Believe me, I don't jump out of bed every morning looking forward to getting on an Airman to pay off the balance on their GTC or to create a TDY order, or to move some money around from fund cite to fund cite. I do it for what happens when I get that job done. I do it to ensure Captain Alpha is ready to go to Guam to fly missions, to secure our interests and security in the Pacific or so Senior Airman Bravo can concentrate on his job during his deployment to the Middle East because he knows we will be here to take care of his family while he is gone. And I do it so Lt Col Ledford and the Civil Engineering Squadron have all of the resources they need to continue the upkeep and improve this base's infrastructure for all of us. Without money, none of that would be possible.

This idea can be transferred to any job on base. The mission can't get done without any of our support jobs, from the humblest of jobs, such as the plumbers or Fitness Center staff, to the cops at the gate and the specialists managing our contracting program.

A fellow comptroller, Master Sgt. Davis stationed at Peterson AFB, gave a speech at a Joint Finance Exercise earlier this year about one of his heroes, Senior Master Sgt. Reilly, a special operations Airmen. Reilly is a Purple Heart and Silver Star recipient for his actions on April 11, 2005 on a mountain in Afghanistan when he provided lifesaving medical care to his wingman, controlled aircraft fires, and provided suppressive fire for almost three hours while being wounded.  Davis asked Reilly what message he would have for the Finance community. Davis described the answer he received as warrior poetry. An excerpt from his reply is below:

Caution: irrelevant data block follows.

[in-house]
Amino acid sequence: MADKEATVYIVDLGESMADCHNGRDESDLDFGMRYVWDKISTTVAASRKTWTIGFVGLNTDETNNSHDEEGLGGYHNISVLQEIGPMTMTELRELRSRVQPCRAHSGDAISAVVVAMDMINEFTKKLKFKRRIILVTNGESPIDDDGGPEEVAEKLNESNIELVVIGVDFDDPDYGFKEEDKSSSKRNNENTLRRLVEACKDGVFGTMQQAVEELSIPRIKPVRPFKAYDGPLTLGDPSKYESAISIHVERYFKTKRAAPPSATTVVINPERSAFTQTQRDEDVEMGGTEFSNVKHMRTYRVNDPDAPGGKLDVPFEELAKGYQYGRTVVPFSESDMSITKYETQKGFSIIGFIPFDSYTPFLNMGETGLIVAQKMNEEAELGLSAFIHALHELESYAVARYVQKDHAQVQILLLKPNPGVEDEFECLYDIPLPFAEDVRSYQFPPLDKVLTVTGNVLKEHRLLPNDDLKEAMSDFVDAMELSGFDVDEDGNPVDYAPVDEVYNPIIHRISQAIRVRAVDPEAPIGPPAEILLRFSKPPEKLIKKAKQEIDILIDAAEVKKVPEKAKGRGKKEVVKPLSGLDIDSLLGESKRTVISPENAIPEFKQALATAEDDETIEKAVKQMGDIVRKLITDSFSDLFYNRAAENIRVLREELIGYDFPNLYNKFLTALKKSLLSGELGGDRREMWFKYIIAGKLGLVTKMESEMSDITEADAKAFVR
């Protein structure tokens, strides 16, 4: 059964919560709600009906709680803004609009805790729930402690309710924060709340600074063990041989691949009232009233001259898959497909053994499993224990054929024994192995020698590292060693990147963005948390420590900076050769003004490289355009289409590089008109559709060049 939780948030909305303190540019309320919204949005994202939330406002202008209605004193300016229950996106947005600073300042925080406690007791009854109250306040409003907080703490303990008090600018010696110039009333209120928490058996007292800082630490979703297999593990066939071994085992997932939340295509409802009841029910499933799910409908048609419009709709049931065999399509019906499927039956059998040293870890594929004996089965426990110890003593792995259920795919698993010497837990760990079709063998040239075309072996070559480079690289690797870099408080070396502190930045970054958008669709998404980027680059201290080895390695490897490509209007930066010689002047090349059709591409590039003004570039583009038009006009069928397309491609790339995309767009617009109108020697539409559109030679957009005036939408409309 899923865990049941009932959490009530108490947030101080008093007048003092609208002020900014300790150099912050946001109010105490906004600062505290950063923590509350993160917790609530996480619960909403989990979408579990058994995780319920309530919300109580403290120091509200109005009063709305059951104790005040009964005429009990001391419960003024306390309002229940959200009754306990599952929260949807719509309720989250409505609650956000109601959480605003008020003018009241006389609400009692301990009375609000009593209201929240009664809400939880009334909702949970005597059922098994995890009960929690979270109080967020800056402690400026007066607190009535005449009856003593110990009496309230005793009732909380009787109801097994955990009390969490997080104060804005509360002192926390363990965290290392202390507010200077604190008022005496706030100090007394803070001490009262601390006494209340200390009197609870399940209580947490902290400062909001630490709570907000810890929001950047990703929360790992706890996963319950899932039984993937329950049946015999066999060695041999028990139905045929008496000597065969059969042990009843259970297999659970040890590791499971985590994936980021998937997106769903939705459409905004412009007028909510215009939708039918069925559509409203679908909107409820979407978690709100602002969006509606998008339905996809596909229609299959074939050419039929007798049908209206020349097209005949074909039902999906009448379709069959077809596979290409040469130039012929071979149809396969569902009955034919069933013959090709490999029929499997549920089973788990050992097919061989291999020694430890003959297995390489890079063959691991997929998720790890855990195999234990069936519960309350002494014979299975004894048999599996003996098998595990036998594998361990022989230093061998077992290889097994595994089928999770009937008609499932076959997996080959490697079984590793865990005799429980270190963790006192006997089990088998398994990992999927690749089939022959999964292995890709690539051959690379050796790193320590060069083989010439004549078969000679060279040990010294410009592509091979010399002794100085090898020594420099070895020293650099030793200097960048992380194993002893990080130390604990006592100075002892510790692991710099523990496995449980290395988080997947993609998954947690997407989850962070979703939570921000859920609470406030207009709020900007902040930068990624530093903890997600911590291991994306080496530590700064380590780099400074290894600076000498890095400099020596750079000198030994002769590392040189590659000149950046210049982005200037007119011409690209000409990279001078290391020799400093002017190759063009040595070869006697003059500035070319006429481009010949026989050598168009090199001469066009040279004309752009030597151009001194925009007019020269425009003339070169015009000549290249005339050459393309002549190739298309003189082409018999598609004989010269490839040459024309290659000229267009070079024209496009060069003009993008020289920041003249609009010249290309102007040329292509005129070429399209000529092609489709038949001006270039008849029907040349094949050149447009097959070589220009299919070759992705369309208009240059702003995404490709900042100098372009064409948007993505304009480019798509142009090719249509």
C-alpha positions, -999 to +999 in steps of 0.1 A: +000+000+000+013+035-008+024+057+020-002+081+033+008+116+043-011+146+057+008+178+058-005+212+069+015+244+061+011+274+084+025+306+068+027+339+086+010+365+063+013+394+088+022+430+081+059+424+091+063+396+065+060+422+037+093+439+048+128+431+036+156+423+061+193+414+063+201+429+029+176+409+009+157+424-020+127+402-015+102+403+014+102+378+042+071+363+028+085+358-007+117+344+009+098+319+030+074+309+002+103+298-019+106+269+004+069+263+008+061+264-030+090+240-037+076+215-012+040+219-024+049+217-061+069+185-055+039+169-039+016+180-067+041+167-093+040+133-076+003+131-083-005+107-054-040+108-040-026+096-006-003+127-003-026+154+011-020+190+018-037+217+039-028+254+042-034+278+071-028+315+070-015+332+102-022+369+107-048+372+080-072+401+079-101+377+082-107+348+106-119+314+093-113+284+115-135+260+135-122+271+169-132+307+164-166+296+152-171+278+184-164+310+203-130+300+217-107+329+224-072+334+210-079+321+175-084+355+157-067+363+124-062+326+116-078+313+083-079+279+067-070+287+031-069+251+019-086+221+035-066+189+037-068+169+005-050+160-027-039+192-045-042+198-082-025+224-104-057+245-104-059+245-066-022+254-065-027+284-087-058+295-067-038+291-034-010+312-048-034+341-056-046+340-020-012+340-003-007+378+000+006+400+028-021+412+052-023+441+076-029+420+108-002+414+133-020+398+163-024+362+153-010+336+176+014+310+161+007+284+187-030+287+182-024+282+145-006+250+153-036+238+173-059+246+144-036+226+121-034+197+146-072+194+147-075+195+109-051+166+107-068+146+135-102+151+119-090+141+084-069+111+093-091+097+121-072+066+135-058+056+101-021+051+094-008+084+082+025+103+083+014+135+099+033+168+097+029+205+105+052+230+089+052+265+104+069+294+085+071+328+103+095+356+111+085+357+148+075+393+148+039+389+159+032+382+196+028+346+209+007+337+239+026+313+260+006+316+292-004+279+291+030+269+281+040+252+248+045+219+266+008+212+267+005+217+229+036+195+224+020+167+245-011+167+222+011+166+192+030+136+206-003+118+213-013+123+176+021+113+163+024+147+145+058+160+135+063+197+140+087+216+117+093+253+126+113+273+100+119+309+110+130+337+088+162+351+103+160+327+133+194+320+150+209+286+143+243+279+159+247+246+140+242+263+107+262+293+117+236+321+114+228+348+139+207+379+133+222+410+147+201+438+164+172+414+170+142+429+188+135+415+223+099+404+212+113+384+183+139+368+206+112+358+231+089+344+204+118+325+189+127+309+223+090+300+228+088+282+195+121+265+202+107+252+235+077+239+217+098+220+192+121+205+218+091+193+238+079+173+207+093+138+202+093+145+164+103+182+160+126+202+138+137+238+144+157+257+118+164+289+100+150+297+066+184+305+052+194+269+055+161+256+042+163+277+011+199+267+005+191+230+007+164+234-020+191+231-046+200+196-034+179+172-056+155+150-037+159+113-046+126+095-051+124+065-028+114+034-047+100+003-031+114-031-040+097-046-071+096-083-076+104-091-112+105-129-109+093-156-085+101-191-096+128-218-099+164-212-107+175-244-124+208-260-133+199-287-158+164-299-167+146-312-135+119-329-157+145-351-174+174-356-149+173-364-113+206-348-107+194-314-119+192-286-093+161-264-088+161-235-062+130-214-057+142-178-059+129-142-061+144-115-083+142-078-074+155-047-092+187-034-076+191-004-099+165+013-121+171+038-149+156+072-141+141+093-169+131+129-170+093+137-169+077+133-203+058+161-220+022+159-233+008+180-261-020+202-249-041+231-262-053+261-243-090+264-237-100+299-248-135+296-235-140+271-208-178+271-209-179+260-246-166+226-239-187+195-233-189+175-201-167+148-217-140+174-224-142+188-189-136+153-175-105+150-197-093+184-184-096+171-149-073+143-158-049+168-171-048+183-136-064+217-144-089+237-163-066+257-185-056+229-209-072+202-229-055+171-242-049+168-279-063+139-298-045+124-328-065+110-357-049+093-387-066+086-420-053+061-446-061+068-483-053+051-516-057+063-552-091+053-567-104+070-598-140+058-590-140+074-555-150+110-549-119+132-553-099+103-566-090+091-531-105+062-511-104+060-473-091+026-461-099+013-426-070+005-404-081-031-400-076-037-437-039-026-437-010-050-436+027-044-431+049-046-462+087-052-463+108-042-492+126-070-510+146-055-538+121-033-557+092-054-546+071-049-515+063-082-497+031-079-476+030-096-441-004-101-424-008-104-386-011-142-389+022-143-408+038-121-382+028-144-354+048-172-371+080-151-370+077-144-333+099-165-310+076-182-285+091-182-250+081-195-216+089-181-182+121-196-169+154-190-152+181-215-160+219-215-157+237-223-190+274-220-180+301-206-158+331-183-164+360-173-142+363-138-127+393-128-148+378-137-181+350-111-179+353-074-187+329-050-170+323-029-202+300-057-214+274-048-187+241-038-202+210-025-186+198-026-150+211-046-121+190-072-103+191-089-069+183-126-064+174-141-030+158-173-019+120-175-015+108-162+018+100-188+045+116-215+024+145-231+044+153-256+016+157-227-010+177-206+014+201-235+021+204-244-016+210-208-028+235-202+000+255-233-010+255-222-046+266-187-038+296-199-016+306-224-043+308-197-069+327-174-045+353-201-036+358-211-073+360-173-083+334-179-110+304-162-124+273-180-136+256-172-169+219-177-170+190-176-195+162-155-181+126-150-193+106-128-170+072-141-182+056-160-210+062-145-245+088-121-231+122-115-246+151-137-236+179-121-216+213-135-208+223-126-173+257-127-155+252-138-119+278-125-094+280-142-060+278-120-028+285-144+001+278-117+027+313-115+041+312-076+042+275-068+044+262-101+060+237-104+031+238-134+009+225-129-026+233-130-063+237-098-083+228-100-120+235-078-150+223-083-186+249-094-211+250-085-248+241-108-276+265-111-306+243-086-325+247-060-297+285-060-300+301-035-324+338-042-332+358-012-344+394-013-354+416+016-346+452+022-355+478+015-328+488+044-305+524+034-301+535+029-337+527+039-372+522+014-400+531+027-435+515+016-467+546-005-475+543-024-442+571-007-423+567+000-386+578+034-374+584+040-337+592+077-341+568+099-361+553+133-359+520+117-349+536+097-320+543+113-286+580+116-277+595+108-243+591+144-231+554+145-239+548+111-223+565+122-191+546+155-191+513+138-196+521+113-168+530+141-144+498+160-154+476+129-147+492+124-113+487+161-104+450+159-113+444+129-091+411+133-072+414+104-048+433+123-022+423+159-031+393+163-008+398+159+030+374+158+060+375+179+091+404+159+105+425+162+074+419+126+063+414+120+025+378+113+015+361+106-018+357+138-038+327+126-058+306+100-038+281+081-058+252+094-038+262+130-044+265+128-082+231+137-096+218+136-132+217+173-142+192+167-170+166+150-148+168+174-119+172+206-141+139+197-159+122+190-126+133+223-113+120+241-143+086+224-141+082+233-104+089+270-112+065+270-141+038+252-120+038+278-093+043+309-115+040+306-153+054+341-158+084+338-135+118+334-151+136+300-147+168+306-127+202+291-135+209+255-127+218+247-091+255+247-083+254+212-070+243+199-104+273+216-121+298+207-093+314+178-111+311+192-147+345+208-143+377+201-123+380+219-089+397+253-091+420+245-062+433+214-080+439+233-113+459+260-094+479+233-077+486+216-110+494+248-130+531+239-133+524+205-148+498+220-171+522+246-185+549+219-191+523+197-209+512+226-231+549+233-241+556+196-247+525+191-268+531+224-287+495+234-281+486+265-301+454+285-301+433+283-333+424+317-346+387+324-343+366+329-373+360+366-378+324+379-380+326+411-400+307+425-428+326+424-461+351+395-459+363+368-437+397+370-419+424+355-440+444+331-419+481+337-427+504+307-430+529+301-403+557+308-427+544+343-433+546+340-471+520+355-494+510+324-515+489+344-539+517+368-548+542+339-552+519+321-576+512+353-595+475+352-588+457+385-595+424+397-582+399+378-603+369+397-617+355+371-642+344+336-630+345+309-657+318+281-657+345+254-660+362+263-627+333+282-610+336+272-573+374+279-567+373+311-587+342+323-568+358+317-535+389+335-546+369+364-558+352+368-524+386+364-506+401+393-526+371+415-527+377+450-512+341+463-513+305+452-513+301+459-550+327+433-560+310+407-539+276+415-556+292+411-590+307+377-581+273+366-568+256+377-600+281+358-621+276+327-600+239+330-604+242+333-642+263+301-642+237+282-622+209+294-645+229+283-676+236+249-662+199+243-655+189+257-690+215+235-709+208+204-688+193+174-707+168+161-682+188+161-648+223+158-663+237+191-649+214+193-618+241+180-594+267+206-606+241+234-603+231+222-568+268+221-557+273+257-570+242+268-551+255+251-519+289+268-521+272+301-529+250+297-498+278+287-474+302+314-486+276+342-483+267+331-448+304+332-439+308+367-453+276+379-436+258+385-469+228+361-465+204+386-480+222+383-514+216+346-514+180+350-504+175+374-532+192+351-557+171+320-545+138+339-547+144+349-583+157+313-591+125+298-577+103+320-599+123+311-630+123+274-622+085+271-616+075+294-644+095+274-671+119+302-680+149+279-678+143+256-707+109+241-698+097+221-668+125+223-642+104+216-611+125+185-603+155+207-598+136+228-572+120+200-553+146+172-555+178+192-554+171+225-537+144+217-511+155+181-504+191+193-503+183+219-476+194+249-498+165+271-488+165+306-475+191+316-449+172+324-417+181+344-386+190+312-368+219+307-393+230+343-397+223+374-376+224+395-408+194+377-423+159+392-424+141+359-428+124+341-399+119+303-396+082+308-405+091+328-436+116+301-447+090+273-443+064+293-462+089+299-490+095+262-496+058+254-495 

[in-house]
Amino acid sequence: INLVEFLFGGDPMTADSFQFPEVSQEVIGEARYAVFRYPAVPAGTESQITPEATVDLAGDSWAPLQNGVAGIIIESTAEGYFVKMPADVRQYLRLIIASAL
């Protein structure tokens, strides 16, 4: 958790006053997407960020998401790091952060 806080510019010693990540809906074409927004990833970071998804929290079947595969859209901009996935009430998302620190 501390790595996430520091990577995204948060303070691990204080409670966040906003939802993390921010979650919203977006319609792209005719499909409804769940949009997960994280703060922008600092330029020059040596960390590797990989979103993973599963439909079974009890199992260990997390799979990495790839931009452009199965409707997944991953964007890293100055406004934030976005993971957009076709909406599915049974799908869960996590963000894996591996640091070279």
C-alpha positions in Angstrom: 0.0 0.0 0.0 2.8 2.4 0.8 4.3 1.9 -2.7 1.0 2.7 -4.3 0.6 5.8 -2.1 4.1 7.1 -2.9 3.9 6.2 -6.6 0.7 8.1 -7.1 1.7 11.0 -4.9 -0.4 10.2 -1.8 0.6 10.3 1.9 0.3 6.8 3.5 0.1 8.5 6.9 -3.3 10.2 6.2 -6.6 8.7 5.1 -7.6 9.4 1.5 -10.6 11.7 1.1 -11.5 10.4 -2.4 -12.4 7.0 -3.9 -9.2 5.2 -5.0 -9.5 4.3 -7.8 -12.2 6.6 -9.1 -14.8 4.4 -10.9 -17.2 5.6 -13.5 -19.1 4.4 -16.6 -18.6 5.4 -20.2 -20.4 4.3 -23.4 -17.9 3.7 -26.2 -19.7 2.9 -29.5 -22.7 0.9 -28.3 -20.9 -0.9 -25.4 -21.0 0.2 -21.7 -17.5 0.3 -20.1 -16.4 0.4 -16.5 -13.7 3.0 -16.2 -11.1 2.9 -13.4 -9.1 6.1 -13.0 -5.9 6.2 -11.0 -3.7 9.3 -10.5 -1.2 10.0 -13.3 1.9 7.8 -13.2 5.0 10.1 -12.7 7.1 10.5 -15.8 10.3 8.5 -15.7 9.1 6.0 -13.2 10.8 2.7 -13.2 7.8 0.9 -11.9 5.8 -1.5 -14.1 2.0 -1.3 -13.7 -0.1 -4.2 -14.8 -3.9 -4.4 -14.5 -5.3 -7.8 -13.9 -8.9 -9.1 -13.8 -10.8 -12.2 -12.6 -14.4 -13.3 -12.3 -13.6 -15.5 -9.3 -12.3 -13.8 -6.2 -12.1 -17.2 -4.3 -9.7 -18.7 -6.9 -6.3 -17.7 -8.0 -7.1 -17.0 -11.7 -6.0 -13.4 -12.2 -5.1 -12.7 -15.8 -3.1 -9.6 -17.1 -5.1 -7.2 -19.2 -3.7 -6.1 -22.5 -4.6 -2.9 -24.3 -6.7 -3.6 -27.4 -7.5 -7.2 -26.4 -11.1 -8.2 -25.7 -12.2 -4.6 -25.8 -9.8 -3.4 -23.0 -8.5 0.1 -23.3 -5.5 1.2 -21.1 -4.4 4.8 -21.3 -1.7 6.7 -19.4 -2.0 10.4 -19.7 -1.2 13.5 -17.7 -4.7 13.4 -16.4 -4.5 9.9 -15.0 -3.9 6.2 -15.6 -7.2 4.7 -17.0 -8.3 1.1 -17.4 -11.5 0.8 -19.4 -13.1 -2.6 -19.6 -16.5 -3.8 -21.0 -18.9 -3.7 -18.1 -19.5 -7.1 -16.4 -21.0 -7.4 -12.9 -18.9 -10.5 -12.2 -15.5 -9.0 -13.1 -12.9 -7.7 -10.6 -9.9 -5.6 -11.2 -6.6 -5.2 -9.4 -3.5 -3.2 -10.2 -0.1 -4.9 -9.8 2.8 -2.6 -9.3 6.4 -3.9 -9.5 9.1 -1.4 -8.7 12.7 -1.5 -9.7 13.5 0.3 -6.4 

"I discuss all of the things that I was trained to do, the equipment I had on my body (weapons, radio, etc.) and the incredible amount of training and money it took to get me to the fight. I discuss the assets I had overhead and the support and training for all of those aircraft to arm, launch and fly, along with all of the infrastructure to support sustained operations, and then continue following the chain back to nearly every job in the Air Force. It's easy to do because war is what we are organized for, people just lose sight of the bigger picture. It's hard to feel like a warfighter when you are never exposed to the fighting, but that is exactly the value of having a powerful military, the more people we get out of harm's way, the more successful we will be. Everything leads to the pointiest tip of the spear."

The lowest man on the ground gave Reilly the things he needed to get his job done.  Everything I have talked about above can be said about any job in the Air Force, at any location, even Grand Forks. It is hard to see the bigger picture when you only focus on what happens here, but I don't think the impact we all have could have been described any better than how Reilly stated it above. No matter what your job currently is, I challenge you to see the bigger picture, the 'why.' Ask Chief Duncan or Colonel Hernandez about what they have seen in their combined 55 years in the Air Force, ask an Airman who has deployed what they have done, or take the Scope of the Mission tour to see all of the great things we do here. You may not see it at the operational base level at Grand Forks AFB but everything you do supports the Air Force's mission all over the globe. Without Airmen like you and me, and about $140,064,000,000 of taxpayer dollars, there would be no mission.